Java Reference
In-Depth Information
application, you first download the distribution. The distribution provides utility scripts, as well as jars.
You may download Terracotta from .
For Terracotta to work, you need to provide it with a configuration file. This file is an XML file that
we'll review shortly. You start Terracotta as follows:
For all virtual machine clients that you want to “see” and share that state, start it with a customized
bootclasspath parameter when starting java. The arguments for this vary per operating system, so
Terracotta provides a handy script for determining the correct arguments, . When provided
with the host and port of the Terracotta server, it can ensure that all configuration data for each client
virtual machine is loaded dynamically from the server. As you might imagine, this greatly eases
deployment over a grid of any substantive size! Here's how to use the script:
Replace $TERRACOTTA_HOME with the Terracotta's installation directory, and replace $HOST and $PORT
with the host and port of the server instance. When run, it will print out the correct arguments, which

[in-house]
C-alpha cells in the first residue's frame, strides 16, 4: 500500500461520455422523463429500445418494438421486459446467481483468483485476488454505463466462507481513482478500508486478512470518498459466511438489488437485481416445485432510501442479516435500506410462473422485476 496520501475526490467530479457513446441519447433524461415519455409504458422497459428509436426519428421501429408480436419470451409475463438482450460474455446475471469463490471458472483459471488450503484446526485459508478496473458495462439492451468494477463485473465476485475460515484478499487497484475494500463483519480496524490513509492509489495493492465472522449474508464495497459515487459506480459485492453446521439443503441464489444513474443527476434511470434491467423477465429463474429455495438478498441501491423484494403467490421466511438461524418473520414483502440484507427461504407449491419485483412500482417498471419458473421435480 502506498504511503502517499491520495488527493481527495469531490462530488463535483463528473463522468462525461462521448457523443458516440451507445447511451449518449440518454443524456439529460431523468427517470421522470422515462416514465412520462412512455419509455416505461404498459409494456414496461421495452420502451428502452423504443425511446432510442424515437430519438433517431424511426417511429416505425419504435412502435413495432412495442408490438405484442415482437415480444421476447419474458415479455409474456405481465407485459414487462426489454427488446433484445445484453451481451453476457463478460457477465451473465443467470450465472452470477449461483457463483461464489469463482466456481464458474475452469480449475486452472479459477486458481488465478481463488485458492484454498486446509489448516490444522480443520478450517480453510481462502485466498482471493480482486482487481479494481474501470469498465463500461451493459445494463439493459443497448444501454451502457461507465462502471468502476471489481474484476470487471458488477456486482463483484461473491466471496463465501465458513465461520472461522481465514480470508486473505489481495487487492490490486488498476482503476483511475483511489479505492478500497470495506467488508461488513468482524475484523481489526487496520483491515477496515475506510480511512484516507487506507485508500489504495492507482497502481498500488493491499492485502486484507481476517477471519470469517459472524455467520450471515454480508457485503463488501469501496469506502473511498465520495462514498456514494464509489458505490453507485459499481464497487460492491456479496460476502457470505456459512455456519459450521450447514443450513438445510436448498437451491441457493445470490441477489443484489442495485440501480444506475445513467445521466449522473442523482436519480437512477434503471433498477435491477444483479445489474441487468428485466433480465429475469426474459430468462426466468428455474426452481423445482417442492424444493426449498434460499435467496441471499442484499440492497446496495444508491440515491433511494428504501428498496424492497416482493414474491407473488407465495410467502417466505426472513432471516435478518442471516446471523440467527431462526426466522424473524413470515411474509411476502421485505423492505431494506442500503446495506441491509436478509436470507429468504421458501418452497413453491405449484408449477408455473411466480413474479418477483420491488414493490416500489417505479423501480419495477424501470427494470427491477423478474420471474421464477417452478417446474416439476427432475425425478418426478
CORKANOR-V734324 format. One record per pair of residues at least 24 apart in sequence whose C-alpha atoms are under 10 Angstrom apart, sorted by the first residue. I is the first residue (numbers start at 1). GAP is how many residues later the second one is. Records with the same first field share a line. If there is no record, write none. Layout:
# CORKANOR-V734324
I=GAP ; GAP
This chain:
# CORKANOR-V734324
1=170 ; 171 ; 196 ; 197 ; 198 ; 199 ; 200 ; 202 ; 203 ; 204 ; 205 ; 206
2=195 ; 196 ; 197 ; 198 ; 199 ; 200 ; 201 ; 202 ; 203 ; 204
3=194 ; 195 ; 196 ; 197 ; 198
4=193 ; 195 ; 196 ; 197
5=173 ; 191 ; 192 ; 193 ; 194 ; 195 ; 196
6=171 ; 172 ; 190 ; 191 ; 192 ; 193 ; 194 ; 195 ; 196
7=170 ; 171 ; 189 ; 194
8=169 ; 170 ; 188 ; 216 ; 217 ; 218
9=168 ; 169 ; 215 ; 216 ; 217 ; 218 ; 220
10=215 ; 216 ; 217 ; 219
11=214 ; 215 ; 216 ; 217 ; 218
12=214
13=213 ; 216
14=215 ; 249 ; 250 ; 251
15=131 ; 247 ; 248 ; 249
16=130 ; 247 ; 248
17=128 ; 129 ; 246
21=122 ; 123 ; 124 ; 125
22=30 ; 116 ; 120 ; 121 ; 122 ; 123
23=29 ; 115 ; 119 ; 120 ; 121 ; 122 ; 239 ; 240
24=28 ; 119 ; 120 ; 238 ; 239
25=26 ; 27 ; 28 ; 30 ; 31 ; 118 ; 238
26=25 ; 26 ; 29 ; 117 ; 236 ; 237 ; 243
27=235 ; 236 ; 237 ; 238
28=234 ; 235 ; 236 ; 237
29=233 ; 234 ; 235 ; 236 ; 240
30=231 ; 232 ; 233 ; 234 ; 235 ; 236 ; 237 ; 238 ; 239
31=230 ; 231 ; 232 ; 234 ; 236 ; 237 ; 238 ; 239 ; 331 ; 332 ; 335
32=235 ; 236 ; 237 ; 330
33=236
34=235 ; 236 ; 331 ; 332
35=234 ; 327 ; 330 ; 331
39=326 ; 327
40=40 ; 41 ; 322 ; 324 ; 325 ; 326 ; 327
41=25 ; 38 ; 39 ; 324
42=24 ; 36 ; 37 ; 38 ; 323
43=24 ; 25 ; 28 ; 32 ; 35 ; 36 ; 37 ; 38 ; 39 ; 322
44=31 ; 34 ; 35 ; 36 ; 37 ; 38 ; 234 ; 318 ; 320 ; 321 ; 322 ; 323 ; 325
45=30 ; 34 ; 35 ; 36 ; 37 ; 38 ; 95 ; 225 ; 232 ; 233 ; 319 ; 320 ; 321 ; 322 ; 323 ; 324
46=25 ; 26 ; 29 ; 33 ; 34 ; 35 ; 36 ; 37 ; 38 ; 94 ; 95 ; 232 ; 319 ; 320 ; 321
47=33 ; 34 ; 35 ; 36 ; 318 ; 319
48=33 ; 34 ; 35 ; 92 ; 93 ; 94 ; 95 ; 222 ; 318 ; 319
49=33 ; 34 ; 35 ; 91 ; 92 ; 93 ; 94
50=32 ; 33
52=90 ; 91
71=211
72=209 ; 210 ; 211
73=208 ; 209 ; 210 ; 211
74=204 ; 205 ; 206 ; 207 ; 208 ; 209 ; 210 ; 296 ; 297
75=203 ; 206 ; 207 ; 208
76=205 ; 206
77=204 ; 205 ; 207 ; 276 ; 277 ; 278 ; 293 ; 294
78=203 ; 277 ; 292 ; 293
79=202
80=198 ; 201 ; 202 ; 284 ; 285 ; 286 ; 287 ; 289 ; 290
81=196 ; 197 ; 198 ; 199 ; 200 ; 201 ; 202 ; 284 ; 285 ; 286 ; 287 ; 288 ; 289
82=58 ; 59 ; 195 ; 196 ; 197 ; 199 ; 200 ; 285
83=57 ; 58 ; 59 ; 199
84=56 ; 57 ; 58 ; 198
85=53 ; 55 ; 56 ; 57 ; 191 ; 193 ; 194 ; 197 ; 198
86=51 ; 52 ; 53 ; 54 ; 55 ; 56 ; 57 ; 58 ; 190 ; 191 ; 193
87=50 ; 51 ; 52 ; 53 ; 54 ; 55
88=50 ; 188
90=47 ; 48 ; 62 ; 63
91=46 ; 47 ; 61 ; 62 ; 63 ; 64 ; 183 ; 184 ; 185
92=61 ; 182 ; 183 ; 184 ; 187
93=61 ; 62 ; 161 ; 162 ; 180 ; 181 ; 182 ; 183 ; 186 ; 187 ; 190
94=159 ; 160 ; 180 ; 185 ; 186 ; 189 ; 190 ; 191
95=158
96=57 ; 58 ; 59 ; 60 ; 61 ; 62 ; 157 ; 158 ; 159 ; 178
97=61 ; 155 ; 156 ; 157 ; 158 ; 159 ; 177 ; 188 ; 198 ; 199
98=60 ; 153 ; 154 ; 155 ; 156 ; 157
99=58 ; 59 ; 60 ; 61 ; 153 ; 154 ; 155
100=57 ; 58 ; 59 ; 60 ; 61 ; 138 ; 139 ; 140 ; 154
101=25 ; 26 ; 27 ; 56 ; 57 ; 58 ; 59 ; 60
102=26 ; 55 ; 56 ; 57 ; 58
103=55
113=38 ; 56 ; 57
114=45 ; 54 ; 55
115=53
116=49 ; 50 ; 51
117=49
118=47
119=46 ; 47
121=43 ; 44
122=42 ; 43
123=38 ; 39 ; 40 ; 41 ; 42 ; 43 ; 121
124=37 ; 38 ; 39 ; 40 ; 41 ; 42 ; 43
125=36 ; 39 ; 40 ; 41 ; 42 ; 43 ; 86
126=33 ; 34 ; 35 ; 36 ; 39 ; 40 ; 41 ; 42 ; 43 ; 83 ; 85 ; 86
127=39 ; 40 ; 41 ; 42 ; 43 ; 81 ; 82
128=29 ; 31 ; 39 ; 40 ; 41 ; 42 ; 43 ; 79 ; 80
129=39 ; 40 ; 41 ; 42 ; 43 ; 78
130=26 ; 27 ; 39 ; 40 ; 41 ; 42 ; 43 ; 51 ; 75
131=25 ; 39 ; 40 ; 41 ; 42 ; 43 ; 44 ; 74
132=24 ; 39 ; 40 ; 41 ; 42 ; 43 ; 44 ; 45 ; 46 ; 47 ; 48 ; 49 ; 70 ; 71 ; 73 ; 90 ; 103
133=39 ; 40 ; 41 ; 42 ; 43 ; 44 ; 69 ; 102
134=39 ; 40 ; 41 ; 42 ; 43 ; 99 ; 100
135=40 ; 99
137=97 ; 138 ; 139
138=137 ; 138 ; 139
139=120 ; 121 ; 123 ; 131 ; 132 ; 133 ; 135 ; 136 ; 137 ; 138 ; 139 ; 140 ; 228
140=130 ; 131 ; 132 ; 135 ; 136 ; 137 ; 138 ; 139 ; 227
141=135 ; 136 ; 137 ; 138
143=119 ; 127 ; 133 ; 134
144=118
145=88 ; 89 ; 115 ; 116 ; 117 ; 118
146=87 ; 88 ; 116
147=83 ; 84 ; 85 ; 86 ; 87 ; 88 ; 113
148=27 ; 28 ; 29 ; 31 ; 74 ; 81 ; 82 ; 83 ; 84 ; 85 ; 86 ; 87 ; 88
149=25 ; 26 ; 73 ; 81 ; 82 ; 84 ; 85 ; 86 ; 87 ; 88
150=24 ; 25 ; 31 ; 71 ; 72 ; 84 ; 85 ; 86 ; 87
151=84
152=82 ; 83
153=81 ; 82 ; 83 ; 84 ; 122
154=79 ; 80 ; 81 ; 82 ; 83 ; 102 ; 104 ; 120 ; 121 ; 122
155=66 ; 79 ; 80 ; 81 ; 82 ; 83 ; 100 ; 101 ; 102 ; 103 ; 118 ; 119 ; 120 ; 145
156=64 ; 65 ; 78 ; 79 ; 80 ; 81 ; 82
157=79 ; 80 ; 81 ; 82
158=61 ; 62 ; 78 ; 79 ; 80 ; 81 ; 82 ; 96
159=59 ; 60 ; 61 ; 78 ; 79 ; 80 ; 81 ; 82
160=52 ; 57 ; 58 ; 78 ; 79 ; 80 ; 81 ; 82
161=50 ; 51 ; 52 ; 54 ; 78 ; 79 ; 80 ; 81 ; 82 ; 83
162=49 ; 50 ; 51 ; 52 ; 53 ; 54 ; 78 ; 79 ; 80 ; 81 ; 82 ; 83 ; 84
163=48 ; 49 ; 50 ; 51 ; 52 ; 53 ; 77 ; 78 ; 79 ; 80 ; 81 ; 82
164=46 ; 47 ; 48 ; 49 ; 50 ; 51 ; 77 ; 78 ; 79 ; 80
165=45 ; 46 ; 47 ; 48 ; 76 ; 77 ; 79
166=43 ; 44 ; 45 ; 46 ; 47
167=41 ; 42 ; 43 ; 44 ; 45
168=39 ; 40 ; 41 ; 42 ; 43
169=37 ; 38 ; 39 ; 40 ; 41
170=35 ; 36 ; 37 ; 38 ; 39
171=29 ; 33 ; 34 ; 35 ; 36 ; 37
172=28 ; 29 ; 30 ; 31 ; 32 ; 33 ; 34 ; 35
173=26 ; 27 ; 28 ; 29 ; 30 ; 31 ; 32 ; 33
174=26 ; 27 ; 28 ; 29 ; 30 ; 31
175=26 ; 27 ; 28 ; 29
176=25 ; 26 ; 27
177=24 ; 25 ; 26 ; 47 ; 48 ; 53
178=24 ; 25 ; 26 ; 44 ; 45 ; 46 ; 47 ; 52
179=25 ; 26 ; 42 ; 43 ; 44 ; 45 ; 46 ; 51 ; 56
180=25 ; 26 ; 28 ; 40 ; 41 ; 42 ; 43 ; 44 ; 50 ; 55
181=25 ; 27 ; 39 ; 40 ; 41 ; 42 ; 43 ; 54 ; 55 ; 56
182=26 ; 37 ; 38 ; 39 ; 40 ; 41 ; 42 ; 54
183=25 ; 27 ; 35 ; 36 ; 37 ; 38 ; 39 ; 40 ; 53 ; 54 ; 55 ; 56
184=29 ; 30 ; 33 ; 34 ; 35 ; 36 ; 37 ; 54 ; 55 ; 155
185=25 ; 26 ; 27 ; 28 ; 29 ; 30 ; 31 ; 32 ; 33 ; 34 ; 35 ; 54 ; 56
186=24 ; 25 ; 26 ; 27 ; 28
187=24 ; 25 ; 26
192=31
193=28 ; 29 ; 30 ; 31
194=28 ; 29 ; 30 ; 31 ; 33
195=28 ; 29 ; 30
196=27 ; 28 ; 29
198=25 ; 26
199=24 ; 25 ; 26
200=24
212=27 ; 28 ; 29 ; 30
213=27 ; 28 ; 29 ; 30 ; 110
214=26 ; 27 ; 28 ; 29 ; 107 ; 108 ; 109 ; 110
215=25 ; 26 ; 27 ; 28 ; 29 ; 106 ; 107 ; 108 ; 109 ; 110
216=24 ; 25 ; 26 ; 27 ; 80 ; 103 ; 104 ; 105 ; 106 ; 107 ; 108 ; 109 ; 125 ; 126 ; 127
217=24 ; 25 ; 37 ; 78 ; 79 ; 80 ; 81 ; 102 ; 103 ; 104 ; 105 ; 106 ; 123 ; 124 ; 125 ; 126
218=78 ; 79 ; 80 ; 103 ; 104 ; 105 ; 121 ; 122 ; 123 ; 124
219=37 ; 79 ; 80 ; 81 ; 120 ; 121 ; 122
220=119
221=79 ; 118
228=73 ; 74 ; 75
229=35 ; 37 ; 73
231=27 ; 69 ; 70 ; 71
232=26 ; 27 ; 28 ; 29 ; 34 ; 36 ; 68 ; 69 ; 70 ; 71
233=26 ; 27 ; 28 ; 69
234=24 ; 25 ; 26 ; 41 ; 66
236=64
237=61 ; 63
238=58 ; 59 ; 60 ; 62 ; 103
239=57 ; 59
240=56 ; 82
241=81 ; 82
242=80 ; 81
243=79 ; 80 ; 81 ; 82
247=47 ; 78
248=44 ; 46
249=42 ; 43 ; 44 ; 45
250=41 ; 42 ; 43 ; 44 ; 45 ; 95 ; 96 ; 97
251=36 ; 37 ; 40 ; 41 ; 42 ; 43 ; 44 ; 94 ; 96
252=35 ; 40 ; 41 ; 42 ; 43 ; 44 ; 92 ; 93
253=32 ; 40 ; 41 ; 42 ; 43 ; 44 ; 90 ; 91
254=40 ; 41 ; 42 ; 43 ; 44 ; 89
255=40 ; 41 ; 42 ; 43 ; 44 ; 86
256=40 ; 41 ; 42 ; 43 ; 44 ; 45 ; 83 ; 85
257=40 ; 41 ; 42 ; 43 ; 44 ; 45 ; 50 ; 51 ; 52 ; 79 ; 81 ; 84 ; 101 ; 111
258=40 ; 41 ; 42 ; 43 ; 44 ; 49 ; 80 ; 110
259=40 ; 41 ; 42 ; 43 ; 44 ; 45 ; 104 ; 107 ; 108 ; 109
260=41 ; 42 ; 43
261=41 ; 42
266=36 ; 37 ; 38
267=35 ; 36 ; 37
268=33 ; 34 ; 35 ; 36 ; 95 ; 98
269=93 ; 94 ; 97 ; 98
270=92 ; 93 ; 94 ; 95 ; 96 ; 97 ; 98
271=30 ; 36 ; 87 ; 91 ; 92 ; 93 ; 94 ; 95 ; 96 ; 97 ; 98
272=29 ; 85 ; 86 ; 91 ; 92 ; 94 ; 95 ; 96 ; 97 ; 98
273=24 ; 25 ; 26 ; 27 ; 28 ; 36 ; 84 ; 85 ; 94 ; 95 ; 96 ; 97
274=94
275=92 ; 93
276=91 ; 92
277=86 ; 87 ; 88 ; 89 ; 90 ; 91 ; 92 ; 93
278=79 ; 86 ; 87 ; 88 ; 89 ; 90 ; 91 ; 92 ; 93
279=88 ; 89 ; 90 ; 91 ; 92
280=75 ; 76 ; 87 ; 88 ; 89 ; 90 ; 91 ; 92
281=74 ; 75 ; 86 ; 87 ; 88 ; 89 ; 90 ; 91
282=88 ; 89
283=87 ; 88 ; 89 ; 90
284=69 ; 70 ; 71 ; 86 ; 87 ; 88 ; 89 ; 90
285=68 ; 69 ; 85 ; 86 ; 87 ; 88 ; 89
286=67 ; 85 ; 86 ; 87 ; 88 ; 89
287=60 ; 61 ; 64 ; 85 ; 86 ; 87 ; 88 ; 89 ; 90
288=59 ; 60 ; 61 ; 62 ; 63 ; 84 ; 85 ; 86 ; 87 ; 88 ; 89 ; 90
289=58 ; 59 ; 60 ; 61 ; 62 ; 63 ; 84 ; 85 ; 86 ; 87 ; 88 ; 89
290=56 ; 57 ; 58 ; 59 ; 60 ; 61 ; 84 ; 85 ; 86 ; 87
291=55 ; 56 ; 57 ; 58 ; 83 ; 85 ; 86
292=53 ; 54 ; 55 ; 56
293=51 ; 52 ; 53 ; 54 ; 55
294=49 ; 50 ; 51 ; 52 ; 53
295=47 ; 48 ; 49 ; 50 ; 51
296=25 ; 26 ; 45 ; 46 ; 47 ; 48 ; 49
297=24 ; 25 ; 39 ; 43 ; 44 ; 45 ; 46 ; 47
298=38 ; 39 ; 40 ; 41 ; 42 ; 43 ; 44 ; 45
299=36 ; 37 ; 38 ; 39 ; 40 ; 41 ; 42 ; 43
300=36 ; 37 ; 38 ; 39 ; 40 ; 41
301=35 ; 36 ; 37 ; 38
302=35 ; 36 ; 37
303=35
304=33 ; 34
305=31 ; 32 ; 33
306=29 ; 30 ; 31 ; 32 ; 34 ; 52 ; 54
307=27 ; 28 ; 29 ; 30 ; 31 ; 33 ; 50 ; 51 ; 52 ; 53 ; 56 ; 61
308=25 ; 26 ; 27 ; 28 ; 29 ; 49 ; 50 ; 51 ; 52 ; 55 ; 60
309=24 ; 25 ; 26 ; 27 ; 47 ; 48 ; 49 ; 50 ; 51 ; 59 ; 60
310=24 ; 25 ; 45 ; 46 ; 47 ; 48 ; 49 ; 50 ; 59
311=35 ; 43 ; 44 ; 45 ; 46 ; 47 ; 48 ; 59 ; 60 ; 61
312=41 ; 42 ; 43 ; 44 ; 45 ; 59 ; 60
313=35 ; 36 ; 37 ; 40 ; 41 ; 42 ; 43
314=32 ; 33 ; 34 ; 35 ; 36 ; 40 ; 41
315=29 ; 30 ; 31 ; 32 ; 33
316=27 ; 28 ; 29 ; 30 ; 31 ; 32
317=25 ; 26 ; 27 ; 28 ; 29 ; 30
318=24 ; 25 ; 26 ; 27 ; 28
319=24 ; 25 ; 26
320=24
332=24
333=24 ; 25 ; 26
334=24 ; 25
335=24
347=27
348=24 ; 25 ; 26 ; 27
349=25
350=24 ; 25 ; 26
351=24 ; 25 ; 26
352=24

you then need to feed into each client virtual machine's invocation scripts, for example in the
$JAVA_OPTS section for Tomcat or any standard java invocation.
$ localhost:9510
When executed, this will produce something like the following, which you need to ensure is used in
your invocation of the java command:
hotspot_win32_160_14-ea.jar -Dtc.install-root=c:\dev\terracotta-3.0.0
How to Build a Terracotta XML Configuration File
The XML for the Terracotta configuration is verbose but self evident. Terracotta is a 99% code-incursion-
free solution. Because Terracotta works at such a low level, you don't need to know about it when
programming. The only thing of concern may be the introduction of threading issues, which you would
not have to deal with in strictly serialized execution. There are no annotations, and no APIs, to direct
Terracotta. Instead, Terracotta gets its information from the XML configuration file that you provide it.
Our example XML file ( tc-customerconsole-wo-spring.xml ) is as follows:
<?xml version="1.0" encoding="UTF-8"?>
<tc:tc-config xmlns:tc=""
xsi:schemaLocation="" >
<server host="%i" name="server1">
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